The flooding, property damage and loss of life as torrential rains this week hit the Houston area should be no surprise.
The serious flood history of the fourth-biggest city in the United States goes back nearly to Houston's founding in 1836. That's when two New York property agents sold people on the idea of a establishing a town at the confluence of Buffalo and White Oak Bayous, or precisely where cars Tuesday were buried in water on an entrance to a busy highway.
Dozens more vehicles succumbed to high water less than two kilometres up the highway, which tends to flood in that spot even when a routine storm hits.
Houston's first flood was recorded in 1843. The flood district's 20th-century timeline shows three dozen floods of note.
"Bottom line is, we live on the Texas Gulf Coast and we have a lot of in a low-lying area, and we have to deal with that," Harris County Judge Ed Emmett, the county's top administrator, said.
This week's flooding was labeled historic, but the devastation from Hurricane Ike in 2008, primarily a wind event, and Tropical Storm Allison in 2001 was exponentially worse.
"It happens fairly frequently," says Sam Brody, director of Texas A&M University's Center for Beaches and Shores. "Houston is the No. 1 city in America to be injured and die in a flood."
The Harris County Flood Control District, the agency working in recent years with the U.S. Army Corps of Engineers on hundreds of millions of dollars in projects to ease the flooding impact, has been around since 1937, itself a product of catastrophic flooding two years earlier.
Flood control efforts on Buffalo Bayou alone, one of several that meander throughout the city, have cost a half-billion dollars over the past decade. They've included bridge replacements, and the addition of detention ponds for rain runoff and green spaces that serve as parks in normal times.
Experts, however, say flood control has been offset by the population boom around Houston, one of the fastest-growing areas in the United States, and a Texas tradition of strong personal property and land use rights that mean fewer regulations.
"Think about every time you put in a road, a mall and you add concrete, you've lost the ability of rain to get into the soil and you've lost that permeability," said Walter Peacock, an urban planning professor at Texas A&M and director of the school's Hazard Reduction and Recovery Center. "It's now impermeable. And therefore you get more runoff."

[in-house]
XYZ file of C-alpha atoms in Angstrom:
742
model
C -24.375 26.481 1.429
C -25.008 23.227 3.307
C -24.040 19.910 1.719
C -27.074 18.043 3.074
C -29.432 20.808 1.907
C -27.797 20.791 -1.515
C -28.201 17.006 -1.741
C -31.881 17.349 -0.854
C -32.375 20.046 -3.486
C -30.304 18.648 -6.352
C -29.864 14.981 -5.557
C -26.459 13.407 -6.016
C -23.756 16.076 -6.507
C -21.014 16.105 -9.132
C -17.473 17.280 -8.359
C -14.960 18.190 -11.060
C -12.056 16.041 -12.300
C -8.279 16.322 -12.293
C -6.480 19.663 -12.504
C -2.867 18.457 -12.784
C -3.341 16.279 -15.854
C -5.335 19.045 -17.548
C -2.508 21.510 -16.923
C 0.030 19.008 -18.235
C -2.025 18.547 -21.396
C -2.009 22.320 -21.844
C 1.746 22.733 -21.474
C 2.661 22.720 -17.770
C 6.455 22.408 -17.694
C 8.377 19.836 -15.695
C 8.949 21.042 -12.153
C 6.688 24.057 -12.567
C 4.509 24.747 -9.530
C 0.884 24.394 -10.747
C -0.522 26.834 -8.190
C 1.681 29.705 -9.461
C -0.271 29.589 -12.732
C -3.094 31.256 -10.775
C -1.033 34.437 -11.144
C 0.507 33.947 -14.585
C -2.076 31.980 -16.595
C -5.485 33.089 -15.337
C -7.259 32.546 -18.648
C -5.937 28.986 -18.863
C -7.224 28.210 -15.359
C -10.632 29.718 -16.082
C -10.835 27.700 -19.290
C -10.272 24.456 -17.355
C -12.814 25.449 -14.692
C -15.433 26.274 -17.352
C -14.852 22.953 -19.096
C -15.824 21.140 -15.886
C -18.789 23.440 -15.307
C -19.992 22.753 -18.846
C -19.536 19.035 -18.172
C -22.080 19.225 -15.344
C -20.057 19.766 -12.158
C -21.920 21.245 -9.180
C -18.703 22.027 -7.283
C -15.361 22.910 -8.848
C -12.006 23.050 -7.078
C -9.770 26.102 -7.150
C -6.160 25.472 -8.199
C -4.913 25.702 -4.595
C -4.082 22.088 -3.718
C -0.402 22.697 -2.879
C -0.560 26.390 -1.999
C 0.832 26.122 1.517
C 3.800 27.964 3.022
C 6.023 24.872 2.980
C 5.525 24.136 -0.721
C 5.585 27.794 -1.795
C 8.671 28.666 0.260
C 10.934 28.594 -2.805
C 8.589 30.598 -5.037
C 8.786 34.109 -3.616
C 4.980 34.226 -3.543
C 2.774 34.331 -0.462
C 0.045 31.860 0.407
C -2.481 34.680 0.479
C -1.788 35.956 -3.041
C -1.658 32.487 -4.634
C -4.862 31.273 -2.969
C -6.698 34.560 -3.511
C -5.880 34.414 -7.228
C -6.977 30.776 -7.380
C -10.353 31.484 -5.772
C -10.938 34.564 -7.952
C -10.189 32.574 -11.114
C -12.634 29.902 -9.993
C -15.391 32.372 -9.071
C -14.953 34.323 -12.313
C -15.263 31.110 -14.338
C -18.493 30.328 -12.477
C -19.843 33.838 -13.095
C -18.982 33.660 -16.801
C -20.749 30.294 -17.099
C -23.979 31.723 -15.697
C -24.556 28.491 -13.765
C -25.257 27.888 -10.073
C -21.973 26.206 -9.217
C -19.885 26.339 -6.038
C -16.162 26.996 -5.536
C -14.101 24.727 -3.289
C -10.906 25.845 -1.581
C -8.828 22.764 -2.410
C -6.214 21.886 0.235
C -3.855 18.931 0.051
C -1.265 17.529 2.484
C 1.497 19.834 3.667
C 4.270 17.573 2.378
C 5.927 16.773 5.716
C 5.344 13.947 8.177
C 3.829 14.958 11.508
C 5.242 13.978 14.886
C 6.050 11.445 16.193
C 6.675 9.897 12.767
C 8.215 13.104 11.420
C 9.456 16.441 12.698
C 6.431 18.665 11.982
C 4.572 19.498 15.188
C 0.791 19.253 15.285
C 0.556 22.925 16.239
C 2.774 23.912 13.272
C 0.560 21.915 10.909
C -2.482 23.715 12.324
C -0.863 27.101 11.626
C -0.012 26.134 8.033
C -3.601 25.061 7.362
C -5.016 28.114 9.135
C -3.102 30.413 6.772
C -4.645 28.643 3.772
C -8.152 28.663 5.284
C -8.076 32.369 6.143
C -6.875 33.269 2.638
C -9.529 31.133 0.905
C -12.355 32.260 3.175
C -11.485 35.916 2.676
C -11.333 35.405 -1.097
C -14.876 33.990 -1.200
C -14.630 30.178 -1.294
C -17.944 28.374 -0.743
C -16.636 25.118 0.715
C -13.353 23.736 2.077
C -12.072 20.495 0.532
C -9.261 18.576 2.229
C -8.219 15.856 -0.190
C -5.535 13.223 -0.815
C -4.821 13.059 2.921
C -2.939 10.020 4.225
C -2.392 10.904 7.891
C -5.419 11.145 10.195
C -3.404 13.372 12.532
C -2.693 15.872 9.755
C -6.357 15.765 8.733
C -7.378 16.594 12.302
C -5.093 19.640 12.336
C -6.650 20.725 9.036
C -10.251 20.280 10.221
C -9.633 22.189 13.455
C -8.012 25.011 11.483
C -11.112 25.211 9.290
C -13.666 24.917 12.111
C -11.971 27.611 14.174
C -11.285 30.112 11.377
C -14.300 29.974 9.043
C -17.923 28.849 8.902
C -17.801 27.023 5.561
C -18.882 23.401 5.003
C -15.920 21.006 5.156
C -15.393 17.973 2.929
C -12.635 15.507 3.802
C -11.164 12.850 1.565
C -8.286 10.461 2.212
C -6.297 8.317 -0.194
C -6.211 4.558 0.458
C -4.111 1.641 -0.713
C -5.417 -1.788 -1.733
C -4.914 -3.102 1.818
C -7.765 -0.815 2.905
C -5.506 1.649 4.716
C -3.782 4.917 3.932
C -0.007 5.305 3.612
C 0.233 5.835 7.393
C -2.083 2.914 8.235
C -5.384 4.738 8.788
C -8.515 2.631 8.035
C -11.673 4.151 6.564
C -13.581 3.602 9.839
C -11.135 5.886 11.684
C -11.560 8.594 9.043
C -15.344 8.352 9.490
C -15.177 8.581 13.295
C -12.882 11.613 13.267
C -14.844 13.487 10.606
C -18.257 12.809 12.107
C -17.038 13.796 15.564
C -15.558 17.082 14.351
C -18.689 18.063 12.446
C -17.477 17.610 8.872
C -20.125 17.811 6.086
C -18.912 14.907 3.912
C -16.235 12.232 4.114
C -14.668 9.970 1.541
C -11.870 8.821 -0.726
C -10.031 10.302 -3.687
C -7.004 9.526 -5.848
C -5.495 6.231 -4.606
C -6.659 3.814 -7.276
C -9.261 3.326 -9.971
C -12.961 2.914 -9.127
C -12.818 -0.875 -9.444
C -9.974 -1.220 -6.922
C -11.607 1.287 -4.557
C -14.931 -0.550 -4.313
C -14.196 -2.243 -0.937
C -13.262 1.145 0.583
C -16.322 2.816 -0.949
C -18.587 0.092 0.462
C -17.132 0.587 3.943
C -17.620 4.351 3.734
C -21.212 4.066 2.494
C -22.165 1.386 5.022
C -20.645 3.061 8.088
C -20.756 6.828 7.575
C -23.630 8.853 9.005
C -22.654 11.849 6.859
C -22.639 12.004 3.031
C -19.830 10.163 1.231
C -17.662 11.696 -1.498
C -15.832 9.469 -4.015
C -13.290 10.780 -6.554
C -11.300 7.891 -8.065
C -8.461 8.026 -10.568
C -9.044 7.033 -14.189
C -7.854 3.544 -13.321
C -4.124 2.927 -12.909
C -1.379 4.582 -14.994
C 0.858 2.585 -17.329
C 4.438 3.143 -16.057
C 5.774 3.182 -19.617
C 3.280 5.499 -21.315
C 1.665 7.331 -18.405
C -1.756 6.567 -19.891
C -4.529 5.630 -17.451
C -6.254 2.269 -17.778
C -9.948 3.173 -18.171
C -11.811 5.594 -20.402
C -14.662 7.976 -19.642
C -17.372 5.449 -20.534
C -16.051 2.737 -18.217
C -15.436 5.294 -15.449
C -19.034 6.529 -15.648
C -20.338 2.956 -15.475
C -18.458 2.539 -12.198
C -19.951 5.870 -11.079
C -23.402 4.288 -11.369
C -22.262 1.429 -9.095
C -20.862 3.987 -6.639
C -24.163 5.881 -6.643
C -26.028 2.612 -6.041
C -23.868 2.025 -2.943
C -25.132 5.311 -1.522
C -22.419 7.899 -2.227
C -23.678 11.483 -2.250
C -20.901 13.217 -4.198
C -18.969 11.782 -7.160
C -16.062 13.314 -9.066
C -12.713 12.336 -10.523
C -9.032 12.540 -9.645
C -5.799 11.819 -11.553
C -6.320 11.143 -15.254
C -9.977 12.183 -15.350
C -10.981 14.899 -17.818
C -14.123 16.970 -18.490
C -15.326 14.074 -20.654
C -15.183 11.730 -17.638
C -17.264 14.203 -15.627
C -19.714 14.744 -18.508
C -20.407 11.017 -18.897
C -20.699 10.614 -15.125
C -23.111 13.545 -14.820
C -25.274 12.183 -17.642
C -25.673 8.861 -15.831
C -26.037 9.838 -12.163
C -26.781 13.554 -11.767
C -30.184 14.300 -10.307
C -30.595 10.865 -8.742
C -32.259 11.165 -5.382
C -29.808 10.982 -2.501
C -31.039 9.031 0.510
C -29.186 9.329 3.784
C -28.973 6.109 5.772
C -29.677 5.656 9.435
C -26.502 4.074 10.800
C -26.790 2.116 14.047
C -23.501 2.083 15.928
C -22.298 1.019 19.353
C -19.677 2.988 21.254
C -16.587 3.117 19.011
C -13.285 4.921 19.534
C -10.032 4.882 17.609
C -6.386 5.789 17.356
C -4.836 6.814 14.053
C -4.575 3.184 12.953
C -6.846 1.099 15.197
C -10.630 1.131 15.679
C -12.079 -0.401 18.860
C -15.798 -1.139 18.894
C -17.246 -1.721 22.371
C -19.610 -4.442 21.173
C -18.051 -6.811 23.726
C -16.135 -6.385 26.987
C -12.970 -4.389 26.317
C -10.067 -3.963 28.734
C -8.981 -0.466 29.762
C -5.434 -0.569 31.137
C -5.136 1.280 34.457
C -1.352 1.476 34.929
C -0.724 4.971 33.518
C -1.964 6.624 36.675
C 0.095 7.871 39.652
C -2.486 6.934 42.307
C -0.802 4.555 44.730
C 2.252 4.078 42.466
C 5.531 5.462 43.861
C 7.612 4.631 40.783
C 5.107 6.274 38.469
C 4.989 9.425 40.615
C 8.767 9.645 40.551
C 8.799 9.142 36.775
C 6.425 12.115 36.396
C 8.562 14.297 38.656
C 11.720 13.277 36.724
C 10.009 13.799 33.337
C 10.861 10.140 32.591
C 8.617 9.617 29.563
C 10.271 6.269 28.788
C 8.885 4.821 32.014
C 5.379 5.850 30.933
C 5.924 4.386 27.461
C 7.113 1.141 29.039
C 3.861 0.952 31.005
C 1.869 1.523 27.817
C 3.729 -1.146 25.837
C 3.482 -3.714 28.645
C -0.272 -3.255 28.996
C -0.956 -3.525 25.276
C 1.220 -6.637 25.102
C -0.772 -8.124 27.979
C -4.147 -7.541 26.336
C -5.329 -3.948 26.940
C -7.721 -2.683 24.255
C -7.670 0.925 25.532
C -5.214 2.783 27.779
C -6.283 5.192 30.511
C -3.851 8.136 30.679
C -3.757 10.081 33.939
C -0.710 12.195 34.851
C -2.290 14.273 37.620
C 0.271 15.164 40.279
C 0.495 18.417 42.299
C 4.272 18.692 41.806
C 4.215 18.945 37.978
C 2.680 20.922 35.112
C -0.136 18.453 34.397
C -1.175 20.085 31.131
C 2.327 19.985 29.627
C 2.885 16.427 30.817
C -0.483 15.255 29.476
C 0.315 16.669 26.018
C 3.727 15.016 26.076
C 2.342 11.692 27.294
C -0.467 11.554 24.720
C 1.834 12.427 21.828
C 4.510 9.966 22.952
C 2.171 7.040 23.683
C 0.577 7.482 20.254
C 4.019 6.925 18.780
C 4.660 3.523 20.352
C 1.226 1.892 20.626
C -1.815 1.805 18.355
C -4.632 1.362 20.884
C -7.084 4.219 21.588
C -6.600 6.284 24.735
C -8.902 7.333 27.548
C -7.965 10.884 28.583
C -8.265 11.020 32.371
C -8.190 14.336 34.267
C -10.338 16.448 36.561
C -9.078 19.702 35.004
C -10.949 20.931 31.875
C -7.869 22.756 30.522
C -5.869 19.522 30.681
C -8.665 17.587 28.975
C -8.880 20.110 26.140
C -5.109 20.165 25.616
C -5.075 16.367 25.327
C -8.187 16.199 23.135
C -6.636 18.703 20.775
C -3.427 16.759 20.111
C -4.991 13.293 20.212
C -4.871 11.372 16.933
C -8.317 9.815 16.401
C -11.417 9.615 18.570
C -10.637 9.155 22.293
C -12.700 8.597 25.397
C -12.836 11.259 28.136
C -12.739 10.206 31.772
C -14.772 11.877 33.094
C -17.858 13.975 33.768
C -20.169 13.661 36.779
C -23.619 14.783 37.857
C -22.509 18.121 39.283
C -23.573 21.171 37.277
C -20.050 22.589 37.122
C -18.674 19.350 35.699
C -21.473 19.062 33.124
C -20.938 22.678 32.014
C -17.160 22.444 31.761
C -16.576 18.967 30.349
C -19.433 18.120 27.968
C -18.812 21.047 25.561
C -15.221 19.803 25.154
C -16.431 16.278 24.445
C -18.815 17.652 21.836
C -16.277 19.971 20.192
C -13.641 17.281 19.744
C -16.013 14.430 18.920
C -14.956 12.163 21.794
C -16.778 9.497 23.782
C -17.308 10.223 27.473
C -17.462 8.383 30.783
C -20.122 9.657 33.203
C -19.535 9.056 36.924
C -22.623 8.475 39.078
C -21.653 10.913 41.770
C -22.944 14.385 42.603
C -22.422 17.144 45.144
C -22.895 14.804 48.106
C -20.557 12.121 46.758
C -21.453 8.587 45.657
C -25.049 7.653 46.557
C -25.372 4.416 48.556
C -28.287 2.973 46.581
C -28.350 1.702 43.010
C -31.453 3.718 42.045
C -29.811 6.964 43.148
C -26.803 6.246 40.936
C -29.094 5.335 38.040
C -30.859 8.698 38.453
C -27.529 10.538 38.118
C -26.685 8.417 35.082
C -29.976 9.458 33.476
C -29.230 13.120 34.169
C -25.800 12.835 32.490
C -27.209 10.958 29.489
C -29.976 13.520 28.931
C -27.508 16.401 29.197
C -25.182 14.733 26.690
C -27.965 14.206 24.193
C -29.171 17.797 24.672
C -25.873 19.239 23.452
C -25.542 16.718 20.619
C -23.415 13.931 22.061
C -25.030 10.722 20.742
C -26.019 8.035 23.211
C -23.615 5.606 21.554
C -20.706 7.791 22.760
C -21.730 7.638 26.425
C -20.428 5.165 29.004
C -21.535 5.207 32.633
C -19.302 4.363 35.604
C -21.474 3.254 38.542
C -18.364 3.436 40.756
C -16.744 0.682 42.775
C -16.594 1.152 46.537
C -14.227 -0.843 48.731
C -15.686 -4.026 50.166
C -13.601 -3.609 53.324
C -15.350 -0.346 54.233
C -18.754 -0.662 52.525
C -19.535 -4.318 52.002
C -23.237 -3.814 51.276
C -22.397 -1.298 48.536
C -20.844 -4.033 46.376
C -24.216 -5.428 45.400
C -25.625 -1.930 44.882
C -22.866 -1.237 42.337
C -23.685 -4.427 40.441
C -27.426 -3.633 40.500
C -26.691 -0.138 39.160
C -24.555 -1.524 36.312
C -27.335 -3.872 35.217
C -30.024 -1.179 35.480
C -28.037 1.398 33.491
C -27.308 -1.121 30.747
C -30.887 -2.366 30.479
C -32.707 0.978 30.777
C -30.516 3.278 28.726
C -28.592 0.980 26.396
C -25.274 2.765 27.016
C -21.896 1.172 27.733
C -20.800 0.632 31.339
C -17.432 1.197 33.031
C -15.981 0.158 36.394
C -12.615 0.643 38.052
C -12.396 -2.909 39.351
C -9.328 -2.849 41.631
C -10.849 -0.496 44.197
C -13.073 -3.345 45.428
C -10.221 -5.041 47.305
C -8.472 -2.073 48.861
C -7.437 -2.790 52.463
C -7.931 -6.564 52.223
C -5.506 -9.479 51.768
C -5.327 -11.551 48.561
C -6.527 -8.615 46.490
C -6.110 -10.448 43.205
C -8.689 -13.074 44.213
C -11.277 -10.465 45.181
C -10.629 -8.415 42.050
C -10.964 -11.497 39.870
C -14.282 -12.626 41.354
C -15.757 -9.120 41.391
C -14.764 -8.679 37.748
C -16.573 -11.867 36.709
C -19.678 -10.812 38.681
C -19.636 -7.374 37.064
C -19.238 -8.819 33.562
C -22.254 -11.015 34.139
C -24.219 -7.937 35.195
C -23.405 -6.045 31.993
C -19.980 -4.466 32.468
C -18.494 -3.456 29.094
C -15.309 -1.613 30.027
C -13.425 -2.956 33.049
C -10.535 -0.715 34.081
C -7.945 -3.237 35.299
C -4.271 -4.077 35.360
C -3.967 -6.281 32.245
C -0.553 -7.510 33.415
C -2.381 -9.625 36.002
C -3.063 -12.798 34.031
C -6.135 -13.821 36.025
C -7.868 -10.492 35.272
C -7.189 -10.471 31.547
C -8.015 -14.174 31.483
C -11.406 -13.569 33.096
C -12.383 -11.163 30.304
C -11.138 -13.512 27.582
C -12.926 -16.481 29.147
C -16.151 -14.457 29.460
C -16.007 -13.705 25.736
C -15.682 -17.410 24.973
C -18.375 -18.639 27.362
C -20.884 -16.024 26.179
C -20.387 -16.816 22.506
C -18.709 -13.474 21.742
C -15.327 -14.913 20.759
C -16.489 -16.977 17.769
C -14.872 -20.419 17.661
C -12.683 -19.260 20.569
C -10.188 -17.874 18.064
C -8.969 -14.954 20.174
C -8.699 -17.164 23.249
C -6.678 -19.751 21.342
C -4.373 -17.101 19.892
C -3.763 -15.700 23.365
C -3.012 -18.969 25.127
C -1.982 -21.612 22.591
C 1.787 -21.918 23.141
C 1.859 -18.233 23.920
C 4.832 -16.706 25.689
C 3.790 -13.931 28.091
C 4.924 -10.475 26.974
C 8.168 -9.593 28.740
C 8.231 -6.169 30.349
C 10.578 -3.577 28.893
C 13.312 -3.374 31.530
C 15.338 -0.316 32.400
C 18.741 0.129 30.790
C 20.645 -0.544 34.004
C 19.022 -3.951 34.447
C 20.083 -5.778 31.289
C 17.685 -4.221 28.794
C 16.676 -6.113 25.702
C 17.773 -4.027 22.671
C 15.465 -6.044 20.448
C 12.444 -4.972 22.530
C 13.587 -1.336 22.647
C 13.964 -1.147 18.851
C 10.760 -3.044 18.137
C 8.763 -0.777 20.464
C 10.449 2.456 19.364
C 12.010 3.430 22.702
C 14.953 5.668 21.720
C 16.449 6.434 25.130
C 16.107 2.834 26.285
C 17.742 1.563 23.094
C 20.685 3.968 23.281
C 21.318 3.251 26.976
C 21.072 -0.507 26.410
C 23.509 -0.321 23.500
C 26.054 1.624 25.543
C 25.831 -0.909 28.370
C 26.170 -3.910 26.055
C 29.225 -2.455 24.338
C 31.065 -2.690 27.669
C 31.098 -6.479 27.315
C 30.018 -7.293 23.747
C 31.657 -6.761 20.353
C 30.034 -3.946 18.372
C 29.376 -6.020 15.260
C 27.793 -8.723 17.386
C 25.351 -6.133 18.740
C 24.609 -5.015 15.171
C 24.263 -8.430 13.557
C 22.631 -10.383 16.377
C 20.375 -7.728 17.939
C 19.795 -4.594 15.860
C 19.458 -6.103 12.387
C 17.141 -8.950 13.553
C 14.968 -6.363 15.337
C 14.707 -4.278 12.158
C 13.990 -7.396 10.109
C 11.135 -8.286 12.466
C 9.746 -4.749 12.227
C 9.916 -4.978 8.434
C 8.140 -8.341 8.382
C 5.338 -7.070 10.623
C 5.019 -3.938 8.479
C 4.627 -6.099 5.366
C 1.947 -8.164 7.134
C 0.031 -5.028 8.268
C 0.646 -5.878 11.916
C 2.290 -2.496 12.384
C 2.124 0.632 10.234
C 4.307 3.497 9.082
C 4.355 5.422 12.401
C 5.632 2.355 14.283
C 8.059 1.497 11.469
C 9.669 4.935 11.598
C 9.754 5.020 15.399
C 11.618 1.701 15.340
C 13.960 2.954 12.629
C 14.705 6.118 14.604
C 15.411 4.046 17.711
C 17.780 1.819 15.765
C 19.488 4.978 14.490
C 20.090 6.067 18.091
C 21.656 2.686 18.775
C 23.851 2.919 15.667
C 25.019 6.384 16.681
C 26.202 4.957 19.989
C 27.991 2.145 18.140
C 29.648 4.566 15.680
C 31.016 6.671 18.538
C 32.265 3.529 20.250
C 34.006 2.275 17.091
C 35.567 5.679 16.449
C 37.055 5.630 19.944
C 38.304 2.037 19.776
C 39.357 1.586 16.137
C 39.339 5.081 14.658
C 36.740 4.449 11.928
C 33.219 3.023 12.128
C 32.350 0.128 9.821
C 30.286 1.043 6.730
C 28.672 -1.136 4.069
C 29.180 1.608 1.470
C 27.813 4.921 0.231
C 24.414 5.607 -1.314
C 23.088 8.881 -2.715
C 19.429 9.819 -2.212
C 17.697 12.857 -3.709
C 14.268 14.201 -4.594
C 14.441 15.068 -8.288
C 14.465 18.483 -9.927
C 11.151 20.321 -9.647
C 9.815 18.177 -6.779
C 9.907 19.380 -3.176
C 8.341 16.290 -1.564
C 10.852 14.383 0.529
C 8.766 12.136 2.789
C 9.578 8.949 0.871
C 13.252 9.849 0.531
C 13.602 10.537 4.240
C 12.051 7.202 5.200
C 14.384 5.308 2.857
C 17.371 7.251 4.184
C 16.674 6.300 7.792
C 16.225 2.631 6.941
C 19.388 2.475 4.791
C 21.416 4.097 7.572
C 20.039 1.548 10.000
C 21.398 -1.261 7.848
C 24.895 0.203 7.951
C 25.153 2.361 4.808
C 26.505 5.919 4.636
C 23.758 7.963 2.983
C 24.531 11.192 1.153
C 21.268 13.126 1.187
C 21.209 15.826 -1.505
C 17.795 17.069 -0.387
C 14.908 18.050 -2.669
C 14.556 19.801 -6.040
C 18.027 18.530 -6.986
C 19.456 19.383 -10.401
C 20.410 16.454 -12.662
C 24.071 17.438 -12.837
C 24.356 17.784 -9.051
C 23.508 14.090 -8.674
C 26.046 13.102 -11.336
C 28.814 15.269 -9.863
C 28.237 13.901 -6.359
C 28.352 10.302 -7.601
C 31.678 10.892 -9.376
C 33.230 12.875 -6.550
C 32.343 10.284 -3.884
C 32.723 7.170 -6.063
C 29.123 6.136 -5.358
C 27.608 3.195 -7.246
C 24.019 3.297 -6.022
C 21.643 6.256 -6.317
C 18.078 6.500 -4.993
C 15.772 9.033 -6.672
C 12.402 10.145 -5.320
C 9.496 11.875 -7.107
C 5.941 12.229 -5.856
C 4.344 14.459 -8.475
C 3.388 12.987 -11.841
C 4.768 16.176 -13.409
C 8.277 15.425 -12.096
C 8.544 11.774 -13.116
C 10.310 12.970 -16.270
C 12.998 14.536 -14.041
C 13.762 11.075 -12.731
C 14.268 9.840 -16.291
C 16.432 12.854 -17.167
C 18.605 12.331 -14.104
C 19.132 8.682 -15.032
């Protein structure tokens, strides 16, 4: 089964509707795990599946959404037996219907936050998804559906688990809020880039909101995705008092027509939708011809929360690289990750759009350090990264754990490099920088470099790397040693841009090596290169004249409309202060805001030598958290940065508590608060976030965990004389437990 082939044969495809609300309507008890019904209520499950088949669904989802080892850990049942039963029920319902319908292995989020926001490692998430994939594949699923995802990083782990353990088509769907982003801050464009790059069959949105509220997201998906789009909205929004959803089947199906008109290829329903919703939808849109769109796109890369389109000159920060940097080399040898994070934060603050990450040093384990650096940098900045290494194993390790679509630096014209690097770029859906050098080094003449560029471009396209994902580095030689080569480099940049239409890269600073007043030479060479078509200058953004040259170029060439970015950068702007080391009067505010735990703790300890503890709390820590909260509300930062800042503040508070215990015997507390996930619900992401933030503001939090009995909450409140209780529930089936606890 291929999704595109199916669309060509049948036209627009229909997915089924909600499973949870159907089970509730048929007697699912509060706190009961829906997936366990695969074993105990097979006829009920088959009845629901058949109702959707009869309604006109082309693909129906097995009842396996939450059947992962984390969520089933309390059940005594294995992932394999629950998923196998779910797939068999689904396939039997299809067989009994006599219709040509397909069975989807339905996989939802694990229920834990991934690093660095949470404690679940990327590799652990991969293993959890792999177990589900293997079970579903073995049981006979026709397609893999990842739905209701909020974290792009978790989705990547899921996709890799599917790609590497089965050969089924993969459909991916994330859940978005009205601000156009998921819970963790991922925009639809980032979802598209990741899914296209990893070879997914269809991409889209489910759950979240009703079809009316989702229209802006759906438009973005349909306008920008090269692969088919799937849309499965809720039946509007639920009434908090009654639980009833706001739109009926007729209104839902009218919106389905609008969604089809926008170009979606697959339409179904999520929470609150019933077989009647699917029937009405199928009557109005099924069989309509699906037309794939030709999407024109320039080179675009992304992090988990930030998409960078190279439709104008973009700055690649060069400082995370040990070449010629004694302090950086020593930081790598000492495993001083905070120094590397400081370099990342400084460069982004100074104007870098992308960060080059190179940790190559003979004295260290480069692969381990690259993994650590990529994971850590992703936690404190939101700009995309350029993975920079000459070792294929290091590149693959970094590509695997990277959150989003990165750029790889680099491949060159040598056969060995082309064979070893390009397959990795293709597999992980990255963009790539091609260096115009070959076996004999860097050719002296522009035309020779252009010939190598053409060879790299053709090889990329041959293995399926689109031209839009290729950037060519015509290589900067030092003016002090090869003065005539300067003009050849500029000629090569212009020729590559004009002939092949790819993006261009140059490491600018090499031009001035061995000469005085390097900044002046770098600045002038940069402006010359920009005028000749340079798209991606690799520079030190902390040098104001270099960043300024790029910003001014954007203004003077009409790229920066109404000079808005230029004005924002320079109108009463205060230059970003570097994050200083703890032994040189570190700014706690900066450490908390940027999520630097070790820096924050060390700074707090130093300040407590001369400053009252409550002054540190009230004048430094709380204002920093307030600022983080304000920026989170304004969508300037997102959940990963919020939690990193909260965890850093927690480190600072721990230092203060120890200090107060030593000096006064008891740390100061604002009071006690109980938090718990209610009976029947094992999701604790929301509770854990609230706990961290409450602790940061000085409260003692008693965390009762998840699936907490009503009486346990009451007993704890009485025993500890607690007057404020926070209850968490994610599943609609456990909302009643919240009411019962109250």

Allison is the storm of recent record in Houston; it left behind $5-billion in damages and flooding wide swaths of the city, including downtown and the famed Texas Medical Center.
FEMA reported Allison dumped 121 trillion litres of water. Early estimates for this week's storm are a fraction of that — 613 billion litres, with about 4,000 homes reporting damage. In Allison, 73,000 homes were damaged, plus 95,000 cars and trucks. Thirty people died in the Houston area, including 22 in Harris County. The death count Wednesday here was seven. About 2,500 cars were abandoned.
Even though Houston is 80 kilometres from the Gulf of Mexico, any flood control efforts are under the spectre of possible rising sea levels that will bring "ongoing consequences" for rivers and canals, according to Peacock.
New Orleans, no stranger to flooding, is seen as especially susceptible to rising sea levels. The Louisiana coast has been steadily eroding, losing 1,900 square miles since the 1930s, and making the area more vulnerable to storms such as Hurricane Katrina in 2005. In 2012, Louisiana officials announced an ambitious $50-billion, 50-year proposal to stop coastal land loss and build new levee systems to protect vulnerable cities.
Similarly, sea levels along hurricane-prone Florida's coastline are rising faster than previously measured, according to federal estimates, and are blamed for increasingly frequent nuisance flooding from Jacksonville to Key West. As a result, environmental conservation projects aren't keeping up with the accelerated pace of the sea level rise.